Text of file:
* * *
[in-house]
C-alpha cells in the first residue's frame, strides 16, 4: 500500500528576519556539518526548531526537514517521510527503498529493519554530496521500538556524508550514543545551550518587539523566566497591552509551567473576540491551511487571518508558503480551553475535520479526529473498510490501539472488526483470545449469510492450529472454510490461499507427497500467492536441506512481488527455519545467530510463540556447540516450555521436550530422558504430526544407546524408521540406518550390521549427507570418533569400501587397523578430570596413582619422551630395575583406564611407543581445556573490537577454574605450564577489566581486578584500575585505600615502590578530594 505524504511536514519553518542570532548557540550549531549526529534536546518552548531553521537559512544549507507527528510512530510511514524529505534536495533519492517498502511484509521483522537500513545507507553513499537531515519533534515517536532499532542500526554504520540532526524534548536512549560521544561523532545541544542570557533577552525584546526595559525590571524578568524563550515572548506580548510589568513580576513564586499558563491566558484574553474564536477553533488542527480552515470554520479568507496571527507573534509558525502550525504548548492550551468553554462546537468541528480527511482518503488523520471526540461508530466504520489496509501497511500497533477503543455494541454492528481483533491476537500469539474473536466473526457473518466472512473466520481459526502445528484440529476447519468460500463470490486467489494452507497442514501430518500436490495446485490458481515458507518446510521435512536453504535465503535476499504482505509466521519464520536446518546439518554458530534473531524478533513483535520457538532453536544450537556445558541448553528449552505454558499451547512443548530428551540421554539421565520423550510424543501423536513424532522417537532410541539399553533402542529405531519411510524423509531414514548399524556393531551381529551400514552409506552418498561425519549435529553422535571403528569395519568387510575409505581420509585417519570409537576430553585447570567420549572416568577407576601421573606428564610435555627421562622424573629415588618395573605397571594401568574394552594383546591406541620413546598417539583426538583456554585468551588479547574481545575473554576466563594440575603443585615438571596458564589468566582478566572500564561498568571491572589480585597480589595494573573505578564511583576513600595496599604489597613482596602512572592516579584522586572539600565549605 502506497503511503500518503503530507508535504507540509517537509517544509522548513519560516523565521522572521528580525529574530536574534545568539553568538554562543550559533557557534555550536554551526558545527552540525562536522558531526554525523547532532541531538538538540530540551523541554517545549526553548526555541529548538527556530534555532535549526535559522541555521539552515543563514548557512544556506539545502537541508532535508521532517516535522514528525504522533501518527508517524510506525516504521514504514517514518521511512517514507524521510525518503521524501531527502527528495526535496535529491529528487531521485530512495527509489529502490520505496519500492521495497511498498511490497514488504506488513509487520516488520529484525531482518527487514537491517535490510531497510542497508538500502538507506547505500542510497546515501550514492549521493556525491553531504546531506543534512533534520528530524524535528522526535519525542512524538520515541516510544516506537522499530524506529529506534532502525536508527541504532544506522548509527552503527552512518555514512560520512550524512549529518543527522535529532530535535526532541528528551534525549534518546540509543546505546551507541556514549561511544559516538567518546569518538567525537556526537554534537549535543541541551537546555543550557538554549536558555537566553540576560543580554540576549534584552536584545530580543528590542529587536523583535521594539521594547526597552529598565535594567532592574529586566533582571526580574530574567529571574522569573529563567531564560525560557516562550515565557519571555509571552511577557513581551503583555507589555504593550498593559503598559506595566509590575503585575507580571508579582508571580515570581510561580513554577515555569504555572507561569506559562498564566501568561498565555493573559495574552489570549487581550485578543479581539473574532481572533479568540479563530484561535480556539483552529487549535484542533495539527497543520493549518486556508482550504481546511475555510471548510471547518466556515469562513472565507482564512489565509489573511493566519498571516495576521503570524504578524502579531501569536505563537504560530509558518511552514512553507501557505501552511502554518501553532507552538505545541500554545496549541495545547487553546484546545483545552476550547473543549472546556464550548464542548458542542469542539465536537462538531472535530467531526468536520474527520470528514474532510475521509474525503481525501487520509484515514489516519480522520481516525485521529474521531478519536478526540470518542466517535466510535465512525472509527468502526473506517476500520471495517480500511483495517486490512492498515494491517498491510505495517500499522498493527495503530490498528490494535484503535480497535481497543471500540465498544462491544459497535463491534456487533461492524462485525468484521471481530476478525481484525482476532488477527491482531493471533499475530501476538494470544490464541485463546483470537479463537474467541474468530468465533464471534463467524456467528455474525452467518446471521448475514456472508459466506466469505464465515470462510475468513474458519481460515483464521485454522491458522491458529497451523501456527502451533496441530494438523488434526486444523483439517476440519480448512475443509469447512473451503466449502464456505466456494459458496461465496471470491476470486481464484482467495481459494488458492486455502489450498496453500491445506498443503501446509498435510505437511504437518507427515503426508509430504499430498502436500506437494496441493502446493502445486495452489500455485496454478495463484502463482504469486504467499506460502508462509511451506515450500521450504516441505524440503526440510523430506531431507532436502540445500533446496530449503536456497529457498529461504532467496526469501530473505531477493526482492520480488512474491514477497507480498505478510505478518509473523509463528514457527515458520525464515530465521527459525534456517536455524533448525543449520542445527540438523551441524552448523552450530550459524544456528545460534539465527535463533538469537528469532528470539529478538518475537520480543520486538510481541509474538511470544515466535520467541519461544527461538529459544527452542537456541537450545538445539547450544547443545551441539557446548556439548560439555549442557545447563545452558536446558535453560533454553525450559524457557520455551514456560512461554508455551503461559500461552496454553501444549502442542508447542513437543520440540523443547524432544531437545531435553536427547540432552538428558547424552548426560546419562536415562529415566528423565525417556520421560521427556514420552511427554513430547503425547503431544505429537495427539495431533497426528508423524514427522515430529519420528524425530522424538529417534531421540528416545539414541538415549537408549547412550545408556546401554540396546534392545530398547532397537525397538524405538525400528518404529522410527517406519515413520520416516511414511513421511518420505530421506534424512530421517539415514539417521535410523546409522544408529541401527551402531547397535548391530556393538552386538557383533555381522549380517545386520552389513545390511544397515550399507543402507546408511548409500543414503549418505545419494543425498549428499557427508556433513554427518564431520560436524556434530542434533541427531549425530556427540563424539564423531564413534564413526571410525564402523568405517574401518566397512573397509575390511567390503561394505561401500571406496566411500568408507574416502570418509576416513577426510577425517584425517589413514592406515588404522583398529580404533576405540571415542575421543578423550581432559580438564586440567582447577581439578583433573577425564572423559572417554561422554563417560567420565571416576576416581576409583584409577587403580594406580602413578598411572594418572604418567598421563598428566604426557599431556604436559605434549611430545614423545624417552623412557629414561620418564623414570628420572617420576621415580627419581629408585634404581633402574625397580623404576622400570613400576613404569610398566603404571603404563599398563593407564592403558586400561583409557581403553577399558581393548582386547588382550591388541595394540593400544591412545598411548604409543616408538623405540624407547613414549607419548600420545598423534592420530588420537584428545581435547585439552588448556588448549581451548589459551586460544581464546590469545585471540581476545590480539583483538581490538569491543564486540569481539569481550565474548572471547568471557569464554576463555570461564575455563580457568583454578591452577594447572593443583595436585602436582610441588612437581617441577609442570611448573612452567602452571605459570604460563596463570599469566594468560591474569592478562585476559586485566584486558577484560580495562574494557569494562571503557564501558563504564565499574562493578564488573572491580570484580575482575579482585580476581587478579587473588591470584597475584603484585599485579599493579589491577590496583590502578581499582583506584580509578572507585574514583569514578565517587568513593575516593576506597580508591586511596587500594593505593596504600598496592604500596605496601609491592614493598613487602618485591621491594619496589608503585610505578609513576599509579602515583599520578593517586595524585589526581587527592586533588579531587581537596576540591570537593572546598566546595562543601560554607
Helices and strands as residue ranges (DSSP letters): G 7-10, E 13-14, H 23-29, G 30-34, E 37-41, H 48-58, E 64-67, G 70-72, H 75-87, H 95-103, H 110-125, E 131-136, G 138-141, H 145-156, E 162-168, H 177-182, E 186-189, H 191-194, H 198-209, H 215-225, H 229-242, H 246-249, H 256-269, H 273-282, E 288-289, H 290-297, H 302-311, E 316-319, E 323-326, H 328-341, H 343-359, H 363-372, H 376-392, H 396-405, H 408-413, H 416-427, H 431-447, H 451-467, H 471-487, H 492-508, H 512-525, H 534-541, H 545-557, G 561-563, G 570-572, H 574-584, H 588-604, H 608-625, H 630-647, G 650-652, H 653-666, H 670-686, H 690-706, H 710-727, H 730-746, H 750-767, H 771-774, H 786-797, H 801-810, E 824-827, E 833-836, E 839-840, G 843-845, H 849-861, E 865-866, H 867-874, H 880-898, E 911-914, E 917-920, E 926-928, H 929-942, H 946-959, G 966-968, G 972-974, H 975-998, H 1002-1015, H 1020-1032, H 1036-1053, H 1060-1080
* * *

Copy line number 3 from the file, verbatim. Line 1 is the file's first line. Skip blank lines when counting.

Helices and strands as residue ranges (DSSP letters): G 7-10, E 13-14, H 23-29, G 30-34, E 37-41, H 48-58, E 64-67, G 70-72, H 75-87, H 95-103, H 110-125, E 131-136, G 138-141, H 145-156, E 162-168, H 177-182, E 186-189, H 191-194, H 198-209, H 215-225, H 229-242, H 246-249, H 256-269, H 273-282, E 288-289, H 290-297, H 302-311, E 316-319, E 323-326, H 328-341, H 343-359, H 363-372, H 376-392, H 396-405, H 408-413, H 416-427, H 431-447, H 451-467, H 471-487, H 492-508, H 512-525, H 534-541, H 545-557, G 561-563, G 570-572, H 574-584, H 588-604, H 608-625, H 630-647, G 650-652, H 653-666, H 670-686, H 690-706, H 710-727, H 730-746, H 750-767, H 771-774, H 786-797, H 801-810, E 824-827, E 833-836, E 839-840, G 843-845, H 849-861, E 865-866, H 867-874, H 880-898, E 911-914, E 917-920, E 926-928, H 929-942, H 946-959, G 966-968, G 972-974, H 975-998, H 1002-1015, H 1020-1032, H 1036-1053, H 1060-1080